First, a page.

A Family with Ballast

Photo by Irene Kredenets on Unsplash

All of us are born into a family situation – we do have two parents even if they do not survive, or even if they don’t stick around to care for us. And that family nucleus is the most important factor in creating a sense of self, of identity, of being loved, of being valued, of one’s intelligence – so many things are put into play by the accident of one’s birth. I was both fortunate and unfortunate. Born into a large family, I was the sixth child, with two loving parents and 5 healthy and intelligent siblings: 3 brothers and 2 sisters. But when I was a baby, my father, who was 16 years my mother’s senior, suffered his first stroke. Six months later, my mother, a trained teacher, returned to the classroom, as my father’s deteriorating health was a warning bell to her that she needed to act to ensure the family income. My father, a successful and hardworking farmer with an engineer’s mind, was told to stop working on his farm. He did not choose to stop. Rather, he was given my care and continued farming also. 

Thus, from age 1.5 until age 6, I was cared for largely by my father. This relationship became foundational to my personality, and to my thinking. Continuously out in nature for those 4.5 years, I developed an affinity to the natural world, and an equally deep attachment to my father. Our relationship was largely silent, but calm and purposeful. I became a keen observer in his company. My father taught me how to read – books – but also how to read my environment. He did not speak much, as he had several smaller strokes through those years, each of them having a growing negative impact on his health and on his speaking abilities. By the time I was six, I remember him having trouble teaching me how to tie my shoelaces. And that summer he decided that he could not contend any longer with faltering abilities, and the fear of a stroke that could completely trap him within his body. Suffering from intense depression, he took his own life late that summer. I was six years old.

My mother, at that time only 42, and two months pregnant with her 7th child, found my Dad that terrible morning – obviously a deeply traumatic experience for her. But because of her pregnancy, and her distress and trauma, and everyone’s trauma, everyone in the family, after the funeral, stopped talking – completely – about my father. This had, as might be expected, a devastating effect upon me, as the youngest daughter who was so close to him. His death had a terrible effect on each of us, all of his children. I was not told until I was 12 that my Dad had “committed suicide”, those stigma-inducing words. I remember feeling a terrible anger upon learning this at 12 – not with him, but with my mother for not telling me sooner. I understood more clearly later how hard this was for her – how, at the time, when my Dad died, suicide was held in a completely stigmatized light. A failed life. Of course, my father had much more than his death to his life, and was not in any way unsuccessful, but he was denied the accolades simply because he became ill and chose his way out rather than suffer humiliation and dependence upon others, something he could never tolerate. Even as a youth, I fully understood this mindset. But it was also true that he was acutely depressed and not taking his medications; his decision-making was, therefore, not from a “normal” frame of mind.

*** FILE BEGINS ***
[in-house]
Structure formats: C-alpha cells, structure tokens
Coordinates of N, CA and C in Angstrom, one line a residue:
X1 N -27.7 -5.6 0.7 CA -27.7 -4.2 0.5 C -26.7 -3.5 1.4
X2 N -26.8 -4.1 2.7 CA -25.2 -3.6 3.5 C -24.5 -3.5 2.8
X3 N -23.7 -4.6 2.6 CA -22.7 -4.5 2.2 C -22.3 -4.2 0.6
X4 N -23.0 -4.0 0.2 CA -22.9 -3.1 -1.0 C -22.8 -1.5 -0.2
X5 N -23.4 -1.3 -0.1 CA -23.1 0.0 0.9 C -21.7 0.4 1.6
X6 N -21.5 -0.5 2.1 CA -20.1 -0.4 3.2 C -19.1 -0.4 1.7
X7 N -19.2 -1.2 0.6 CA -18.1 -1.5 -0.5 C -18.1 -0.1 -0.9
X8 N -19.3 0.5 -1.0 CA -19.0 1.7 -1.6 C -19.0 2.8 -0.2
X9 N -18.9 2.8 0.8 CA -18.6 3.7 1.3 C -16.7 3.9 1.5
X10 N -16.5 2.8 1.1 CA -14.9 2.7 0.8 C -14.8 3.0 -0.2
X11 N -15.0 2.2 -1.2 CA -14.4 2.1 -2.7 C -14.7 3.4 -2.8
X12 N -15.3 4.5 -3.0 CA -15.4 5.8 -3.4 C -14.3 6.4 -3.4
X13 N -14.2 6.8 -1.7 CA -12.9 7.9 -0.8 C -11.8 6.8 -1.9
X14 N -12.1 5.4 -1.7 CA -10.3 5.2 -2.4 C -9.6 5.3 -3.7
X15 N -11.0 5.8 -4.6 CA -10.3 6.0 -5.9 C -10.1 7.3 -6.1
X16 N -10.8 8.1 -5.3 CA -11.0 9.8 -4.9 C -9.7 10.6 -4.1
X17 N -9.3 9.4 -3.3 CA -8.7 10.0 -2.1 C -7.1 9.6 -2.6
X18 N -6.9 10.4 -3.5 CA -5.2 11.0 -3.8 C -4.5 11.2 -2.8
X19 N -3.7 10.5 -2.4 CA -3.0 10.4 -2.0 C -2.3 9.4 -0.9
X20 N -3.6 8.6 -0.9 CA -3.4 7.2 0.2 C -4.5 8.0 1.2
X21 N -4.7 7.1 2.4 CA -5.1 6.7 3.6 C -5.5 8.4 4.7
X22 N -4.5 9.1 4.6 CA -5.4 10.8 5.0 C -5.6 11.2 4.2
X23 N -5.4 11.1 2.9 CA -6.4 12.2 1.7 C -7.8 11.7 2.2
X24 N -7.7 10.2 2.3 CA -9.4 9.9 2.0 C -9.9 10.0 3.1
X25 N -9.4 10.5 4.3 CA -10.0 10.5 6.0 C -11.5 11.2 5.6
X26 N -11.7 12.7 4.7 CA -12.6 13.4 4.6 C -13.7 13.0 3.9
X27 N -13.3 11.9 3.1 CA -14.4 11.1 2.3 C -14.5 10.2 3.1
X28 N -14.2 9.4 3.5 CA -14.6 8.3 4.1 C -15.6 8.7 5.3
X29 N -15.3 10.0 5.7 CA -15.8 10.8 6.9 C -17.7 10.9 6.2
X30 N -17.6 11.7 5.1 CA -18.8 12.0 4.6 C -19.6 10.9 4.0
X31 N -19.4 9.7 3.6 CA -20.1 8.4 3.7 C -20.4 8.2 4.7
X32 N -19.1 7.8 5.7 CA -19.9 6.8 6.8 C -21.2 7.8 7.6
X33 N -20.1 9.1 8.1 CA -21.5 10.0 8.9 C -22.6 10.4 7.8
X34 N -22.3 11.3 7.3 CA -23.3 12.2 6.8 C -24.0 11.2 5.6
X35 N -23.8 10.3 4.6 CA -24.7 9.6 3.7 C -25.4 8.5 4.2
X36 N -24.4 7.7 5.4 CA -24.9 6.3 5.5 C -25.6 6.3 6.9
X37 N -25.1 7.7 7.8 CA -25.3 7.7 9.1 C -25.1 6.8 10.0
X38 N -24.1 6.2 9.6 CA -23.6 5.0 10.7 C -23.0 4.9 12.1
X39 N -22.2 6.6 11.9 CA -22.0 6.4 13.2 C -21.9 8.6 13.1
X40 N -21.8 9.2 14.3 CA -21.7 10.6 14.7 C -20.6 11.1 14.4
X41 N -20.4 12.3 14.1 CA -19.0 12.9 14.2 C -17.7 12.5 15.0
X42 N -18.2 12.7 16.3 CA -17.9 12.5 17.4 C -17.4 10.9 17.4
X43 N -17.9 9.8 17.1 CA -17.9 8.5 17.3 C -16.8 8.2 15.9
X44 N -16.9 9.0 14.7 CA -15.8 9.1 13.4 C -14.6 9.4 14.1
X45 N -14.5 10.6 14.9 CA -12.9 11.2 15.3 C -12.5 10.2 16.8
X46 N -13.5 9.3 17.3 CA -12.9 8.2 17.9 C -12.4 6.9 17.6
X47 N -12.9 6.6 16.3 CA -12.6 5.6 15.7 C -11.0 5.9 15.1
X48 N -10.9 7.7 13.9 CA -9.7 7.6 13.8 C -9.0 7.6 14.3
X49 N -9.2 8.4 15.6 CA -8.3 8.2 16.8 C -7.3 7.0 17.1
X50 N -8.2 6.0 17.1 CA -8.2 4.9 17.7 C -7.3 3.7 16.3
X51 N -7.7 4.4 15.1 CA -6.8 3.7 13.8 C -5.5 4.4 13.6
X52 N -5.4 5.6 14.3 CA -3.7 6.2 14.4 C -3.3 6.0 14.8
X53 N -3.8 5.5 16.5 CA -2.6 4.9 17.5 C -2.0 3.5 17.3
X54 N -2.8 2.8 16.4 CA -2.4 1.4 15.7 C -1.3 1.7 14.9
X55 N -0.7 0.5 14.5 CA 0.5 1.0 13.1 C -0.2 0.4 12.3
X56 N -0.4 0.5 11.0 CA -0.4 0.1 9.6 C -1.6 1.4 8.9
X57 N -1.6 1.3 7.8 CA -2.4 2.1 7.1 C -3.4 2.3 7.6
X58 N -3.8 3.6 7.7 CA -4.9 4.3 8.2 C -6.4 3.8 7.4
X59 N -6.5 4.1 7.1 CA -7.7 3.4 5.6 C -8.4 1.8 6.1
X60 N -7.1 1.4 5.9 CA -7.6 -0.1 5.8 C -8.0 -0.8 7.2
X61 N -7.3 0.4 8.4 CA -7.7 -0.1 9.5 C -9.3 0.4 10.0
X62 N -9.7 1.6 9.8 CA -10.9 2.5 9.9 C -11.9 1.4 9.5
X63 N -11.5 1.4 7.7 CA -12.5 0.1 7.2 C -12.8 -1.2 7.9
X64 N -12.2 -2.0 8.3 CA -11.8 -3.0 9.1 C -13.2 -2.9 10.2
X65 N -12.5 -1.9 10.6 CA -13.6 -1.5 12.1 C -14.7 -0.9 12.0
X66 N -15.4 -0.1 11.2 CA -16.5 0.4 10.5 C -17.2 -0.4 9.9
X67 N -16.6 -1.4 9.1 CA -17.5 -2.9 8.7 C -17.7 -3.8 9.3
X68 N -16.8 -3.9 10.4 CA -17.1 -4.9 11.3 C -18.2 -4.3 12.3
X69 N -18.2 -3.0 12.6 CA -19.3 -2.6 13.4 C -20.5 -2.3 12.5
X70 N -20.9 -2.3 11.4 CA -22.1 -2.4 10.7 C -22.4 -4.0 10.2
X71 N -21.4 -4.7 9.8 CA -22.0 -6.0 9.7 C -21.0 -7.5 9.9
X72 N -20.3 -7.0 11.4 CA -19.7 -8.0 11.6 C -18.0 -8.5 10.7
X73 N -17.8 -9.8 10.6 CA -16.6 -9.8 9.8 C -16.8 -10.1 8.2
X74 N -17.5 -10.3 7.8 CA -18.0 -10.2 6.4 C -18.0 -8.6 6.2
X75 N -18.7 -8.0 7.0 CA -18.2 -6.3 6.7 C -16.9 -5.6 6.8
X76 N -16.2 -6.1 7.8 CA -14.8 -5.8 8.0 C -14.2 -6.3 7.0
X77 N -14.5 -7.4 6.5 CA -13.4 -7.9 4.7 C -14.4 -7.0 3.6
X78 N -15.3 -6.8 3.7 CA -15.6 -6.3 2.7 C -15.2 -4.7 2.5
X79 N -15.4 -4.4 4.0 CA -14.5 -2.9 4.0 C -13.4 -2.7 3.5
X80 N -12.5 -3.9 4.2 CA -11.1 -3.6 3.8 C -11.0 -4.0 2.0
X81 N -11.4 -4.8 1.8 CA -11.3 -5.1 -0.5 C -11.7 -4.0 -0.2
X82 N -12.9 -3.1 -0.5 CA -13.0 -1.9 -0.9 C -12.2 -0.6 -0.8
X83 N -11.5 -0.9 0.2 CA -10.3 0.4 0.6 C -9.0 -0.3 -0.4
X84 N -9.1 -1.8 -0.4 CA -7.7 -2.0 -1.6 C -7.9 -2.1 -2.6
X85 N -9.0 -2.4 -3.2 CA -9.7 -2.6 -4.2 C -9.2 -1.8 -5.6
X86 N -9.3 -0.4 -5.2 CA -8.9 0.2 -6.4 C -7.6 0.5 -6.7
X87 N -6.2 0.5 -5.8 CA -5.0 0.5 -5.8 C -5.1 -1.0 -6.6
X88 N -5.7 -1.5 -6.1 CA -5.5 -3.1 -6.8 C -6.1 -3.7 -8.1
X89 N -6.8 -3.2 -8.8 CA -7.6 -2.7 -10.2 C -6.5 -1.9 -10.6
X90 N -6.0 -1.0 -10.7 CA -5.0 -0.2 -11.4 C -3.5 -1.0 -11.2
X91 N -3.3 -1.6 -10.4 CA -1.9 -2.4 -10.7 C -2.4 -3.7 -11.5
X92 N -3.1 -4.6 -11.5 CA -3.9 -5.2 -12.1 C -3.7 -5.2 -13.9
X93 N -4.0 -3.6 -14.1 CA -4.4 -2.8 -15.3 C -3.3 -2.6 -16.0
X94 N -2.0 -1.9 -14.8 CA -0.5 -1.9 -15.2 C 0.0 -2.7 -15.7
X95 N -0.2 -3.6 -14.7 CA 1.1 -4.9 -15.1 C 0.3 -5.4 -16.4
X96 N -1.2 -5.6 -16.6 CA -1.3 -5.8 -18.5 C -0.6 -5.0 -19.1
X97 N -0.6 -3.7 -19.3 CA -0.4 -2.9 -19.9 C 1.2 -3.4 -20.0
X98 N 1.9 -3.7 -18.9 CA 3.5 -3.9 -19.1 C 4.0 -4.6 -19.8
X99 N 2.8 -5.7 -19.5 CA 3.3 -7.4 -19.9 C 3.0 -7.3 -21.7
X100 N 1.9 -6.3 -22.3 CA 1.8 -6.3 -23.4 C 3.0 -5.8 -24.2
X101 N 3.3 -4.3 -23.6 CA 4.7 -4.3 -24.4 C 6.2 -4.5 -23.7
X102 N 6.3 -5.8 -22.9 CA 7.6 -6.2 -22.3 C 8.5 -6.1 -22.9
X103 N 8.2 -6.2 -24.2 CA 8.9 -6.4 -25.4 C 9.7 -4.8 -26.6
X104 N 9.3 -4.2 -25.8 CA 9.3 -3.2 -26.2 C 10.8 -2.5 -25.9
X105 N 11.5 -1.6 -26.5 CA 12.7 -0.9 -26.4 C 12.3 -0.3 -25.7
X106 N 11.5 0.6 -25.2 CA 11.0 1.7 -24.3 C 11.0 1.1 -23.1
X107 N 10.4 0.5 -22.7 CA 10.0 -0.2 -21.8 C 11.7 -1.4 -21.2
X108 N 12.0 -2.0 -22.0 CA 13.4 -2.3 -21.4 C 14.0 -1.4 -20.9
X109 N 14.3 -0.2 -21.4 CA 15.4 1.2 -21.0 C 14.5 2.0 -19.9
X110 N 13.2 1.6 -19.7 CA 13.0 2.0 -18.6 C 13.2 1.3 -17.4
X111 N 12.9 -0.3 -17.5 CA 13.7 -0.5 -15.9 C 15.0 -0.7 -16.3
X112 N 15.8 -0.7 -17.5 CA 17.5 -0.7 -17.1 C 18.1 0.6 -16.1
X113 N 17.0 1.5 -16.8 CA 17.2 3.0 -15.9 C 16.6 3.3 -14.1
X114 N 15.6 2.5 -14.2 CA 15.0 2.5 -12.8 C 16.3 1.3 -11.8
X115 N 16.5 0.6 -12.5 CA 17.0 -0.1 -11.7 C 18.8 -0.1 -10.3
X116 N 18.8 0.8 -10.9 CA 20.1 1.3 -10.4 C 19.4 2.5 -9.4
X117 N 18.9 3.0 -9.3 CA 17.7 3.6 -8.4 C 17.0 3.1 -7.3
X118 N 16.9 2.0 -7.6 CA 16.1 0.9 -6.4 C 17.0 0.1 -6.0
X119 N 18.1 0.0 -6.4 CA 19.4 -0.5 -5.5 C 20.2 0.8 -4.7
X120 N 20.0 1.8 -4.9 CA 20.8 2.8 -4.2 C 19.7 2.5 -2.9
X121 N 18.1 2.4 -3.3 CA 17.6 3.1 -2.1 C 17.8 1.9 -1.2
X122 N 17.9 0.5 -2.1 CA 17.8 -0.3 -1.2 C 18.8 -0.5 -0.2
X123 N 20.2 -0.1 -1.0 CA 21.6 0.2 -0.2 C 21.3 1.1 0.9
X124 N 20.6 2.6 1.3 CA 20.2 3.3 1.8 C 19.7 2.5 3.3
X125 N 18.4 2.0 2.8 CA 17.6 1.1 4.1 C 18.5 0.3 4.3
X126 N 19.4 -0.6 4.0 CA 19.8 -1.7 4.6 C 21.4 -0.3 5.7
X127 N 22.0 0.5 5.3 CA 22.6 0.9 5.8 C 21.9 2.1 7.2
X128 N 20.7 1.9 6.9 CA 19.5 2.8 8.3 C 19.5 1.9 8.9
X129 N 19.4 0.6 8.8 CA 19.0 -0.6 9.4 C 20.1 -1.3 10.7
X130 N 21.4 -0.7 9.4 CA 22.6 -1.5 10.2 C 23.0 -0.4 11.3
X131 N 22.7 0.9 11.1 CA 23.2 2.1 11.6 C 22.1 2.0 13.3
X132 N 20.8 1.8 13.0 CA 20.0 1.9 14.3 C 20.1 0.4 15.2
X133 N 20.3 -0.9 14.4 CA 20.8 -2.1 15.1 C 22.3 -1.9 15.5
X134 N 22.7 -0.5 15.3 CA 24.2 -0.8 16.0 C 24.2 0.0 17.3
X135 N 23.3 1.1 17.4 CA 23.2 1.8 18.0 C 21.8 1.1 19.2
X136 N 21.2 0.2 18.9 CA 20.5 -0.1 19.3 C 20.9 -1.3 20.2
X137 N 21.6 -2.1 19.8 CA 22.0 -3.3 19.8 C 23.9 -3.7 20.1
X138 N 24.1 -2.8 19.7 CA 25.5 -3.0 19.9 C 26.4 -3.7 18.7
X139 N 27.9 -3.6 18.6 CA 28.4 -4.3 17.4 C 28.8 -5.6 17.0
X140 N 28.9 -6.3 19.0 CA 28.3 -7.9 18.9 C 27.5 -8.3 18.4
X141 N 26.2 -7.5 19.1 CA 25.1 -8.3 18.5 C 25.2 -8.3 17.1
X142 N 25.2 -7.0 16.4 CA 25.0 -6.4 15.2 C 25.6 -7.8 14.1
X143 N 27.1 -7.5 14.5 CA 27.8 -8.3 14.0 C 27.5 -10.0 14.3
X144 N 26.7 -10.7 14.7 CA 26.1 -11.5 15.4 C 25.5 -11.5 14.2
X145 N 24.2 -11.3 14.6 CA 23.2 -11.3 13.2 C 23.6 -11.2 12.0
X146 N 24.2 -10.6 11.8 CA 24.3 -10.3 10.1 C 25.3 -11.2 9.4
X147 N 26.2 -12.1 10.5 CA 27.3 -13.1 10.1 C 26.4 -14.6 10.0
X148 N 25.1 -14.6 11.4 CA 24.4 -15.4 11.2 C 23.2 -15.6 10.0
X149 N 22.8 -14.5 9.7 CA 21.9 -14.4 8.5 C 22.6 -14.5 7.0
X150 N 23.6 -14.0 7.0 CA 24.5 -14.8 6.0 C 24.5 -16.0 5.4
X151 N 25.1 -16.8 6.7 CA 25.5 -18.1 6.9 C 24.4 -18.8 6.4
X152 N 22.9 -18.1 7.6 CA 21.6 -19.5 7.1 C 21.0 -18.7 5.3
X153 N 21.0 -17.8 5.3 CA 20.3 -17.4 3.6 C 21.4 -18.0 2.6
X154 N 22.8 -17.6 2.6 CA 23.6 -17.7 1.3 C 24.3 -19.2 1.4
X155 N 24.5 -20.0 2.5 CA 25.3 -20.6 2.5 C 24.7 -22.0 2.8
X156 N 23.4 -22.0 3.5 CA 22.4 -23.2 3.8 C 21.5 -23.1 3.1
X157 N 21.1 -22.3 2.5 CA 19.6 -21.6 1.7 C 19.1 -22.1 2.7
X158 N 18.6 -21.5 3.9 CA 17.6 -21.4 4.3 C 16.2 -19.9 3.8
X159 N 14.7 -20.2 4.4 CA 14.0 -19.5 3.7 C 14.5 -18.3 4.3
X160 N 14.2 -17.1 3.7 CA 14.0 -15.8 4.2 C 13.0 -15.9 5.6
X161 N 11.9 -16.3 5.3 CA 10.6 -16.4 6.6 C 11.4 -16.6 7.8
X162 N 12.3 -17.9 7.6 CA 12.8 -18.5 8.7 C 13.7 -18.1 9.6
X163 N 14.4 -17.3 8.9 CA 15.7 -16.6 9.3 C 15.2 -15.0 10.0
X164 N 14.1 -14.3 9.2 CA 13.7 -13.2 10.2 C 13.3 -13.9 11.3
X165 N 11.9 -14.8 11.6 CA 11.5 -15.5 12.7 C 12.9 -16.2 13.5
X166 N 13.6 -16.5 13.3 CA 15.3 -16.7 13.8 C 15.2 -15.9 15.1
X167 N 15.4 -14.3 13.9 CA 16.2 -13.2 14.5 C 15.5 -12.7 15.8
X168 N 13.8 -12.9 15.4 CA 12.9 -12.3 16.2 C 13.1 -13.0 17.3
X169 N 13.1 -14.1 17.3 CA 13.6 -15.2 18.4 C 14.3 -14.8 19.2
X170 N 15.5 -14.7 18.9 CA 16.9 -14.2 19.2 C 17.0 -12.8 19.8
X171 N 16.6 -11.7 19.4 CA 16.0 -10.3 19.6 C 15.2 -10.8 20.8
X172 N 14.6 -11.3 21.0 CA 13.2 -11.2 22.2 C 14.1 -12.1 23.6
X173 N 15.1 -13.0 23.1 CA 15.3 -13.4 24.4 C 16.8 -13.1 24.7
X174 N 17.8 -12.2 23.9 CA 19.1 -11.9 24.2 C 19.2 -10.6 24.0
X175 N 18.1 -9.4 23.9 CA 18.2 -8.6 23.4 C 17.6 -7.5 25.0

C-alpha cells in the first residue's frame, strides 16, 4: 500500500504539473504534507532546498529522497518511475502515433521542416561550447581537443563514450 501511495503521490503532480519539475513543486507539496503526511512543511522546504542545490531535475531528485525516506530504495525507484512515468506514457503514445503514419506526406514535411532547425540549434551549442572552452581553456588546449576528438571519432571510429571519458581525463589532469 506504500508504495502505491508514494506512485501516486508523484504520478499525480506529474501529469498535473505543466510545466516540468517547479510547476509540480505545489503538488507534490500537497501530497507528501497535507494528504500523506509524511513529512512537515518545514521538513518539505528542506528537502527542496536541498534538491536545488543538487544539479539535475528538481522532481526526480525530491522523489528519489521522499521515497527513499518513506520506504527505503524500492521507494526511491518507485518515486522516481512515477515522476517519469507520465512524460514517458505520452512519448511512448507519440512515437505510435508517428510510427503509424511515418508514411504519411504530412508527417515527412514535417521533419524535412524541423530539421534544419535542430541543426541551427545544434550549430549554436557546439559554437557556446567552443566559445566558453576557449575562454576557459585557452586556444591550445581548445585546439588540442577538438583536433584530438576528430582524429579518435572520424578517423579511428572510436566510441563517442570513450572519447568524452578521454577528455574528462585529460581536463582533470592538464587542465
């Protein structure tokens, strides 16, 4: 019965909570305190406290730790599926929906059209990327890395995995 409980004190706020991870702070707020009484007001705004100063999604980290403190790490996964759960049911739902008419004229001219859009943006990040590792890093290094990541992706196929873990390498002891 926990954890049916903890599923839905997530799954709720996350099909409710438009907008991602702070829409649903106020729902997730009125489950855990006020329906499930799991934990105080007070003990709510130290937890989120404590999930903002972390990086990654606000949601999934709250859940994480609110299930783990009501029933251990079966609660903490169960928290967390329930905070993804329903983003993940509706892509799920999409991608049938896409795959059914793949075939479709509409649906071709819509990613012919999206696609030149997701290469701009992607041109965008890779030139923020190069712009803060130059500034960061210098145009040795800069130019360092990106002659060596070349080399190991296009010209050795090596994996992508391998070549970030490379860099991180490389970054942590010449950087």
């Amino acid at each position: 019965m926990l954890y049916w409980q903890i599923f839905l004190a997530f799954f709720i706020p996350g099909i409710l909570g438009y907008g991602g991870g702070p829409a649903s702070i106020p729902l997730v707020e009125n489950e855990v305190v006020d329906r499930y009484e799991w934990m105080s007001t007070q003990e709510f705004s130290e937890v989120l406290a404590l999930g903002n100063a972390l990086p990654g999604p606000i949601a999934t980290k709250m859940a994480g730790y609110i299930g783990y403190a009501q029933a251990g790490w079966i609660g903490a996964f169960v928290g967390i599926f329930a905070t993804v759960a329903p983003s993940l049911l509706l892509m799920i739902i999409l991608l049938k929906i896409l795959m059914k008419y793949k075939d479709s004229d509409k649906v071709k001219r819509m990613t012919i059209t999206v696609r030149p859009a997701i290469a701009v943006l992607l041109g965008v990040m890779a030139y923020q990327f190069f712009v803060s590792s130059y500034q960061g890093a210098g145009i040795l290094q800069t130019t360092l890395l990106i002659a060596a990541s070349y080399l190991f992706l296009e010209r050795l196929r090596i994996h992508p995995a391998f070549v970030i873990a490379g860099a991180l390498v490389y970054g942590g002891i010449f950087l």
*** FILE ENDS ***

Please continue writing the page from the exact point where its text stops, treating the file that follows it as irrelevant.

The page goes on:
Another tragedy followed shortly after my father’s death, when I was eight; a horrific event that also defined/framed my childhood. The family next door to us for the 21 years of our parent’s marriage was murdered by the father of the family, a farmer whom my father had deeply disliked and had broken with a decade previous to this. All but the eldest child were shot – four “children” aged 19 down to 8, as well as their mother. Familicide – and this man’s final act was to take his own life. The eldest lived only because she was not living at home, and did not return that night as expected.

This catastrophe afflicted our family – deepening the trauma already there – as already there was a troubling silence surrounding my father’s life and death. However, following that unthinkable familicide, there was a tomb of silence built around any dialogue or mention of that family or of my father – this was the strictest of taboos. My Dad’s memory was pushed even further from me due to this insane act perpetrated by clearly an insane individual – who to my adult mind was operating on a wholly different malevolent level to my father’s – whose decision was rational – to end his battle with his health before it fully incapacitated him. There was, to my mind, no correlation to these two events – these two breakdowns of two men who had lived side-by-side and yet who had not seen eye-to-eye. Most assessments of the relationship made posthumously by my own family members have perpetuated the notion that my father should never have stopped talking to this person, this next-door neighbour that he suspected of an infuriating dishonesty and disrespect. Yet, to my mind, my Dad was right to have chosen not to endure the company of someone like this. Perhaps my father had understood just how disturbed this neighbour had been. 

Both events have had a significant impact upon my life. I have written a book entitled Freight, a compilation of stories, that explores the theme of trauma, including suicide, familicide, even genocide. 

Therefore, my beginning in life was both special [that emotional closeness to my Dad, a large and loving family, an ambitious and talented mother, a secure environment], but was also a life indelibly touched by tragedy. That beginning, however, was also in part what later rendered me an artist with an unusual lens for seeing and understanding and describing my surroundings. My serious interest in story, and in perspective, has never abated.

By Kate Orland Bere
Copyright 2023